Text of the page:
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Toyota 2012 Sales Goal Gets Lift From Expanding Prius Demand

People examine Toyota Motor Corp.'s Aqua hybrid vehicl. Photographer: Kiyoshi Ota/Bloomberg
People examine Toyota Motor Corp.'s Aqua hybrid vehicl. Photographer: Kiyoshi Ota/Bloomberg

Jan. 25 (Bloomberg) -- Toyota Motor Corp., the world’s largest seller of gasoline-electric autos, boosted its global sales target on higher demand for a new small Prius model and its other hybrids, buoyed by government incentives in Japan.

The automaker now expects to sell 8.58 million vehicles this year, a 21 percent annual increase, according to a statement today. The target is 100,000 higher than the Toyota City, Japan-based company’s projection last month and excludes subsidiaries Daihatsu Motor Co. and Hino Motors Ltd.

Toyota, outsold by General Motors Co. and Volkswagen AG in 2011, is counting on Japan’s incentives for fuel-efficient autos and the small Prius Aqua, known as the Prius c in the U.S., to help regain market share after natural disasters in Japan and Thailand crippled production. The recovery will help the maker of the Camry sedan double its profit next fiscal year after the output shortfall leads to an earnings decline in the 12 months ending in March, according to analysts’ estimates.

“Incentives in the domestic market will definitely give Toyota an advantage over GM and VW,” said Satoru Takada, a Tokyo-based auto analyst at research firm Toward The Infinite World Inc. “With the earthquake and flooding gone, Toyota’s sales will rebound in all of its markets.”

Toyota’s American depositary receipts rose 2.6 percent to $74.22 at the close in New York. They declined 11 percent in the past 12 months.

Stronger Yen

Toyota still faces the strength of the yen, which has appreciated more against the dollar than any other major currency in the past six months, undermining the value of Japanese exports. The company must also contend with a healthier GM, which became the world’s biggest automaker in 2011 two years after exiting a U.S. government-backed bankruptcy, and the rising popularity of Hyundai Motor Co.’s cars worldwide.

The yen, coupled with the production disruptions stemming from the March 11 earthquake and tsunami, led to Japan’s first annual trade gap since 1980, according to government figures released today.

To protect a domestic industry reeling from natural disasters and the yen’s appreciation, the Japanese government last month began waiving some taxes and offering rebates for certified low-emission vehicles, allocating 300 billion yen ($3.8 billion) in the fiscal budget. Eligible consumers will be exempt from paying the 3 percent purchase tax, the 2,500 yen per half-ton duty and receive a rebate, according to the nation’s transport ministry.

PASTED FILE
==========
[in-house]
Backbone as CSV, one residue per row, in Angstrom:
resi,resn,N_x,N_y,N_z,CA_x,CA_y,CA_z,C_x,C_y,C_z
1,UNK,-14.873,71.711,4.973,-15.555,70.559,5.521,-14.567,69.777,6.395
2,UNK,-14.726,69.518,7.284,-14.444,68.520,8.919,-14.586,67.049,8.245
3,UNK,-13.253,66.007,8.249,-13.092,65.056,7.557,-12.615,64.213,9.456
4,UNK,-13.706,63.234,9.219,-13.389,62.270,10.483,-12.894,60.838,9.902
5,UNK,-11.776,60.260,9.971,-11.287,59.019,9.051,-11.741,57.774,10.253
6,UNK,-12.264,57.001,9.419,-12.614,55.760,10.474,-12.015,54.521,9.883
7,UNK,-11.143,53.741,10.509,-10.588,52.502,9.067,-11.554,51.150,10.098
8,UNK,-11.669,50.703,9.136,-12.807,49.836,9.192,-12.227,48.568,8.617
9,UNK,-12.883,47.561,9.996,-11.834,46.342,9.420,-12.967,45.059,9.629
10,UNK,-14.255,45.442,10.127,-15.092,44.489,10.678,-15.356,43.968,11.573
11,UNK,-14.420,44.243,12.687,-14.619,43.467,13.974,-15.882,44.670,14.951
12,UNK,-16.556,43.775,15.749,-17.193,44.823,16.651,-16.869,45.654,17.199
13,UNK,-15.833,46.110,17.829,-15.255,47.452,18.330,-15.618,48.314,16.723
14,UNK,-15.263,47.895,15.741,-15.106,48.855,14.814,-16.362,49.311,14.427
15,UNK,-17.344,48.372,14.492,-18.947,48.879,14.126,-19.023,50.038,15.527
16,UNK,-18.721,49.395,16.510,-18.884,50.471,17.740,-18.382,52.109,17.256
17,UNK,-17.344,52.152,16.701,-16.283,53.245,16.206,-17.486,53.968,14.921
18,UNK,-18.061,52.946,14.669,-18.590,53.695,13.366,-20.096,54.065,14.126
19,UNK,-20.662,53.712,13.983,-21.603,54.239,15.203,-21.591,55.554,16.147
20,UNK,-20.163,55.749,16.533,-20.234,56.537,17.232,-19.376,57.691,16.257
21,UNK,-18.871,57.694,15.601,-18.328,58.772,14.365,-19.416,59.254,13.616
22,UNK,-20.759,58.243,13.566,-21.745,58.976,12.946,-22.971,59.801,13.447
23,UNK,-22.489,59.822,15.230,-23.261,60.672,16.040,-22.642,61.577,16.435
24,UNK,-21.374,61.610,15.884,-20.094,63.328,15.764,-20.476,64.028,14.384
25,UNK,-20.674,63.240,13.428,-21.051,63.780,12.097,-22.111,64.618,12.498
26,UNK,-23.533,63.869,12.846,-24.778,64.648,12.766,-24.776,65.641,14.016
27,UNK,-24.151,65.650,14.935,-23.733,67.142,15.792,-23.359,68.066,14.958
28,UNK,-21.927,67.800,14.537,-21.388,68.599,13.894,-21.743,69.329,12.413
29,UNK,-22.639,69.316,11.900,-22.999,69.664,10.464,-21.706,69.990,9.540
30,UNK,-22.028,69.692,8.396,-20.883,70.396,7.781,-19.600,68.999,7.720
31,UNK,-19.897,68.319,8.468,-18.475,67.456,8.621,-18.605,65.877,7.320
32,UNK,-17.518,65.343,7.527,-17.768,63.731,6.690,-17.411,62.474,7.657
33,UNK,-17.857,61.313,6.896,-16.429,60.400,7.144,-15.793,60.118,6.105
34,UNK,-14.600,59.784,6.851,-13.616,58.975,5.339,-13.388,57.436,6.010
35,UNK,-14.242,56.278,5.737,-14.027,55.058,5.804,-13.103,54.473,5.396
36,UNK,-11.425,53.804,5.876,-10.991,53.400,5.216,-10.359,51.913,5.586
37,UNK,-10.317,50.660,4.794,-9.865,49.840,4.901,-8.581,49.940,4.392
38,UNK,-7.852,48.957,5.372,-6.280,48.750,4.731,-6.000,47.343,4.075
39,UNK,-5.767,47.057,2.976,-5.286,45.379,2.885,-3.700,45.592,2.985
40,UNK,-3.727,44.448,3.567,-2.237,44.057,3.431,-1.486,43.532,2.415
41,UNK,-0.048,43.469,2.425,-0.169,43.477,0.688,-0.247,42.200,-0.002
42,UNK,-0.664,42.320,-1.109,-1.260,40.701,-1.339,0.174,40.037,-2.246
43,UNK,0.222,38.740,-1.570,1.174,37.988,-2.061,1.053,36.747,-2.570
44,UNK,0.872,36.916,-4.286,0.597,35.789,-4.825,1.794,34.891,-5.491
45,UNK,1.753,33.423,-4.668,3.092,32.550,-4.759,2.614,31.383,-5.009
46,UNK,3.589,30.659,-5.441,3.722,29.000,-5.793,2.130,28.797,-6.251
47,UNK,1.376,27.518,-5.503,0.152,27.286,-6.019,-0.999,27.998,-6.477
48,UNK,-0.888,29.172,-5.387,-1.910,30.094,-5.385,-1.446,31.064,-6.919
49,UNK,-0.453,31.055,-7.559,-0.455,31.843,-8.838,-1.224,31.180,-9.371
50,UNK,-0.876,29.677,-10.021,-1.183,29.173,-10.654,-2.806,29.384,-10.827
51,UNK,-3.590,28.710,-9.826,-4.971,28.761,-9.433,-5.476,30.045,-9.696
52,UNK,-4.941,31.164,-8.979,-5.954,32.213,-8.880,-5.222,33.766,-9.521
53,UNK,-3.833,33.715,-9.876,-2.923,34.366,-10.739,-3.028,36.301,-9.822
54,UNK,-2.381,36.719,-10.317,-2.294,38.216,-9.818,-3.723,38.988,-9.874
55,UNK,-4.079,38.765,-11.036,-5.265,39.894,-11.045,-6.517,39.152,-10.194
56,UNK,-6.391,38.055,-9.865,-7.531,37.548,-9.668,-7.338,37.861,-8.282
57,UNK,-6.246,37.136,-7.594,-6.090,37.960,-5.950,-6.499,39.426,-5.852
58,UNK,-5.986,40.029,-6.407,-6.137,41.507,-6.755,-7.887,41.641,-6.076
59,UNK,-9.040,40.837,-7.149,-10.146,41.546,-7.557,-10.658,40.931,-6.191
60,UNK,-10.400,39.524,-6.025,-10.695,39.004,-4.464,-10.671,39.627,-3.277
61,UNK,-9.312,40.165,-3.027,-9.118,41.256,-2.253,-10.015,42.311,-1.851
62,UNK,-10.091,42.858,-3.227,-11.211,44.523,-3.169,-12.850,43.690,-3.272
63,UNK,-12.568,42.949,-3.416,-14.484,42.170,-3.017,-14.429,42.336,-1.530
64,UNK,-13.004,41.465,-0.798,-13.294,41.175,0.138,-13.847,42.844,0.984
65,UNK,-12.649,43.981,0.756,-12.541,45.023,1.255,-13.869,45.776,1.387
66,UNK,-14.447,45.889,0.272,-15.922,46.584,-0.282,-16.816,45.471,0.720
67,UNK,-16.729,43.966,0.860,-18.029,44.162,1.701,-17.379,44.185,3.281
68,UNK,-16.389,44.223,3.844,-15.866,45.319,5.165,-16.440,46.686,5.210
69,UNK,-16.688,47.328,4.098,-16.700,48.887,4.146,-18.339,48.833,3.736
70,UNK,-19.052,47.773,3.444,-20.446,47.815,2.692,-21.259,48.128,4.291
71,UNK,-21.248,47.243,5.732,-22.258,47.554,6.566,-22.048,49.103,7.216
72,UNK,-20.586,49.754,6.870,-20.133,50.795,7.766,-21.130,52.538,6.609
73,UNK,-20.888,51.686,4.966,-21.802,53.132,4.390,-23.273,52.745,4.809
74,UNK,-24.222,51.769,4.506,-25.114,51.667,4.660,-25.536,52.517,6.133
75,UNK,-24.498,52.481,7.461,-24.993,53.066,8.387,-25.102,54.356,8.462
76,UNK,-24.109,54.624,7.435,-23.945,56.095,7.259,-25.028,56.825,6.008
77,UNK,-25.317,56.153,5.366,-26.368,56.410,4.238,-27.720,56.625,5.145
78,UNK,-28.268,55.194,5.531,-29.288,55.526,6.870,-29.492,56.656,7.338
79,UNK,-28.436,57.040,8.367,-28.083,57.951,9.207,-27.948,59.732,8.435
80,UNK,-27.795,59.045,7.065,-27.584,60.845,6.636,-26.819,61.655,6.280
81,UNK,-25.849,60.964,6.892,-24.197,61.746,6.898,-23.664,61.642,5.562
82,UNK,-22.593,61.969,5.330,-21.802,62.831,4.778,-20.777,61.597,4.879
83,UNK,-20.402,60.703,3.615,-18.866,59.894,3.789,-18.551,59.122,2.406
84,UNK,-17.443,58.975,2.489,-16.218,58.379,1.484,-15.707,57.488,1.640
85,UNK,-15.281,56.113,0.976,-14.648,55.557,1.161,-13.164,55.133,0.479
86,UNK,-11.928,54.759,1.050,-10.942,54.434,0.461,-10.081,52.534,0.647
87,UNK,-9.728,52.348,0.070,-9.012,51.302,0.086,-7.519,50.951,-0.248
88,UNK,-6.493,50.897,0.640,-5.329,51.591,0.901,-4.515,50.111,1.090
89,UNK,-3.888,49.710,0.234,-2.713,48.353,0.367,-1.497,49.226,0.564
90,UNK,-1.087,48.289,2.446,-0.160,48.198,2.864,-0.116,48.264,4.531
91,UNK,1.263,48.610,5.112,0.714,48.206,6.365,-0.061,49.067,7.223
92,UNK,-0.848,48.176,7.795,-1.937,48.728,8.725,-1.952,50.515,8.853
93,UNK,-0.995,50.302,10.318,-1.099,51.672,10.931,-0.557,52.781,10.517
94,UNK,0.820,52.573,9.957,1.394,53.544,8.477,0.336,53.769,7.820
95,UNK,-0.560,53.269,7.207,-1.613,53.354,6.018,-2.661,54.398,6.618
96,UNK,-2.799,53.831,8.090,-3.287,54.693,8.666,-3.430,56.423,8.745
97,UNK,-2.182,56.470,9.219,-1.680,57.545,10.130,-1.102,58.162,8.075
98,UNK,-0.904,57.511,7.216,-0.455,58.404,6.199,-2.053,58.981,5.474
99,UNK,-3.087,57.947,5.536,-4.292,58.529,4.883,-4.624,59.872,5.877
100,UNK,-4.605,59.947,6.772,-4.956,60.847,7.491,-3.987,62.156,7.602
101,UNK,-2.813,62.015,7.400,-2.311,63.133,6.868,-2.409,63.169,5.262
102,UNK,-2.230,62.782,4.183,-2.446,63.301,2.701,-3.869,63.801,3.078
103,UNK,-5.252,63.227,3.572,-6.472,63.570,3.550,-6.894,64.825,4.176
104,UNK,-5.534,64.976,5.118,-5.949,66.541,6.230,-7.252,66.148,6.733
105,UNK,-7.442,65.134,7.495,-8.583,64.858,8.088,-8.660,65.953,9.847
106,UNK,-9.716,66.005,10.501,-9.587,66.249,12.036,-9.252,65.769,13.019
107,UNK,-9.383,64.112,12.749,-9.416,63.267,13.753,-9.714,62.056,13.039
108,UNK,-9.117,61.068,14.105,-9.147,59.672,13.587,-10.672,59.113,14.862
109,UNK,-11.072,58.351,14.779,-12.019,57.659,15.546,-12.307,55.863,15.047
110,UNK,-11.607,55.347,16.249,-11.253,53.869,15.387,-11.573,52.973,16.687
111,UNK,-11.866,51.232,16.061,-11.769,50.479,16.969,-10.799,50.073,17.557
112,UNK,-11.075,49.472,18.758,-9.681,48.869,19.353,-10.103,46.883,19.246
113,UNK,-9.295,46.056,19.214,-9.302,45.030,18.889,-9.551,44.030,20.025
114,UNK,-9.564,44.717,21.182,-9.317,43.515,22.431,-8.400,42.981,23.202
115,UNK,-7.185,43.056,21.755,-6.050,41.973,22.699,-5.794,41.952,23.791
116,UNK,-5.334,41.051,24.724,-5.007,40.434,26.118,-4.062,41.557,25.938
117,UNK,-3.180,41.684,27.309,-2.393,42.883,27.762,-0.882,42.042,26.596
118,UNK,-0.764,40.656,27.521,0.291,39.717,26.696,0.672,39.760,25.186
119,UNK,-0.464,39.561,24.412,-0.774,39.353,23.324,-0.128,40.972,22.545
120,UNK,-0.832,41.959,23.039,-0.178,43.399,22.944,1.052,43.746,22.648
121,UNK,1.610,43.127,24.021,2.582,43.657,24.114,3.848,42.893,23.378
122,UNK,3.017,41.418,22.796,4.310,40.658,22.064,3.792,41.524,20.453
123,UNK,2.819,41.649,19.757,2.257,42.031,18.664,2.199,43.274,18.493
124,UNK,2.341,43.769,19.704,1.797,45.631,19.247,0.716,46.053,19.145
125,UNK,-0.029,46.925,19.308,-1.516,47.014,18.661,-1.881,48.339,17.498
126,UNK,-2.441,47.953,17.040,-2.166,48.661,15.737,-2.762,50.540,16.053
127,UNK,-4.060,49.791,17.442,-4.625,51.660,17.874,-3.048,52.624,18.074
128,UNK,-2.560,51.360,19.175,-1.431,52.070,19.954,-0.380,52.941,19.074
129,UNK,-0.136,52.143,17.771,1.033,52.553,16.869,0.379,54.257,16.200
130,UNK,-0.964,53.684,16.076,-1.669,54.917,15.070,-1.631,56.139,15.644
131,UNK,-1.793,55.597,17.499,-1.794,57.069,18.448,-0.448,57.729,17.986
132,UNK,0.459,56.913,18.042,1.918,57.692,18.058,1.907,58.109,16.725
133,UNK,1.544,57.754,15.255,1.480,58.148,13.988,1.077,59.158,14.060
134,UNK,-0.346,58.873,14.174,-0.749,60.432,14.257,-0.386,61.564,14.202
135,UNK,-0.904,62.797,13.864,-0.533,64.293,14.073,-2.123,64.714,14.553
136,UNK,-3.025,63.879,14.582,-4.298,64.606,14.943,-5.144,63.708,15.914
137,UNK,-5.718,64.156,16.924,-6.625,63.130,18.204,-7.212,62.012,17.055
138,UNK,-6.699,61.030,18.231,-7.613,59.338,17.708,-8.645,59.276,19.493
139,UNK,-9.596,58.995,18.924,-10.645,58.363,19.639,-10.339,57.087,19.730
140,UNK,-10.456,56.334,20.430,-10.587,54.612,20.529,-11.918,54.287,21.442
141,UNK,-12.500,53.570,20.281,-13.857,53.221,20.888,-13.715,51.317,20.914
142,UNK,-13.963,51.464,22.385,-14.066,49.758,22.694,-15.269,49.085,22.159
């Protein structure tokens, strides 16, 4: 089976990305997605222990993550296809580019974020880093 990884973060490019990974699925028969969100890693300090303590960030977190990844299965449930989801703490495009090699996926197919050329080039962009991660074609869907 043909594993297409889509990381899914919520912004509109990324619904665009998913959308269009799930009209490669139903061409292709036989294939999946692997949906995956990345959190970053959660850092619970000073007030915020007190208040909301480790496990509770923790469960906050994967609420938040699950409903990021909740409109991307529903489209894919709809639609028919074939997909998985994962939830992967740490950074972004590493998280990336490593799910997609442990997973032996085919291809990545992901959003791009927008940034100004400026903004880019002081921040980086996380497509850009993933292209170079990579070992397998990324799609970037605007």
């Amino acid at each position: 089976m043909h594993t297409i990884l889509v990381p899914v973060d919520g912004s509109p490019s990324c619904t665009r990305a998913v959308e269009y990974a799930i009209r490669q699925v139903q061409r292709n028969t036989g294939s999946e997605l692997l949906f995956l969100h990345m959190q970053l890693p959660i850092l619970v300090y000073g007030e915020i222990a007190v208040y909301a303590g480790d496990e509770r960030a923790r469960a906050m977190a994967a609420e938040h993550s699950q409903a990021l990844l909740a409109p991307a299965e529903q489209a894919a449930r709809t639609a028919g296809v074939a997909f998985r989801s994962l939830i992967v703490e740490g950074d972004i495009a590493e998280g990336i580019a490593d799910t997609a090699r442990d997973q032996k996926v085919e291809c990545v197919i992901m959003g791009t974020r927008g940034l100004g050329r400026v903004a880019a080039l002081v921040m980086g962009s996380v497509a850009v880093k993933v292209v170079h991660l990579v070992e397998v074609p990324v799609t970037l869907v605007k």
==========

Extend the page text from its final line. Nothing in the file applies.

Tax Breaks, Rebates

For example, customers of the Prius hatchback, which starts at 2.17 million yen, can get 135,500 yen in tax breaks and a 100,000 yen rebate, according to Toyota’s website.

By comparison, consumers in the U.S. who purchase low-emission vehicles such as GM’s Chevrolet Volt and Nissan Motor Co.’s Leaf are eligible for a federal tax rebate of $7,500.

The Japanese state aid will help the nation’s automakers increase sales by 900,000 vehicles in their home market this year after a record 14 percent drop in 2011, Toshiyuki Shiga, chairman of the Japan Automobile Manufacturers Association, said late last month.

Toyota may sell 1.63 million vehicles in its home market and 6.95 million overseas, Senior Managing Director Masamoto Maekawa said in Nagoya, Japan. The company received more than 100,000 orders for the Aqua and about 3,000 for the plug-in Prius in Japan since their introduction late last year, he said.

Delivering on Time

“We are currently assessing our production lines of the Aqua, and we hope to deliver all our cars on time,” Maekawa said. Toyota hasn’t announced a U.S. sales goal for the Prius c, which goes on sale in March.

Demand for the new compact Prius may lead Toyota to also raise its 2012 production target for the model by 30 percent to 320,000 units, the Nikkei newspaper reported today, without citing anyone.

Those figures would indicate global sales of the model may exceed the total number of cars bearing the Prius name that Toyota projects to sell in the U.S. this year.

Jim Lentz, head of sales in the U.S., Toyota’s biggest market, said in Detroit this month that Prius sales in the country would climb more than 60 percent to a record and exceed 220,000 vehicles, fueled by the new smaller version of the hybrid hatchback.

To contact the reporters on this story: Anna Mukai in Tokyo at; Masatsugu Horie in Osaka at

To contact the editor responsible for this story: Young-Sam Cho at

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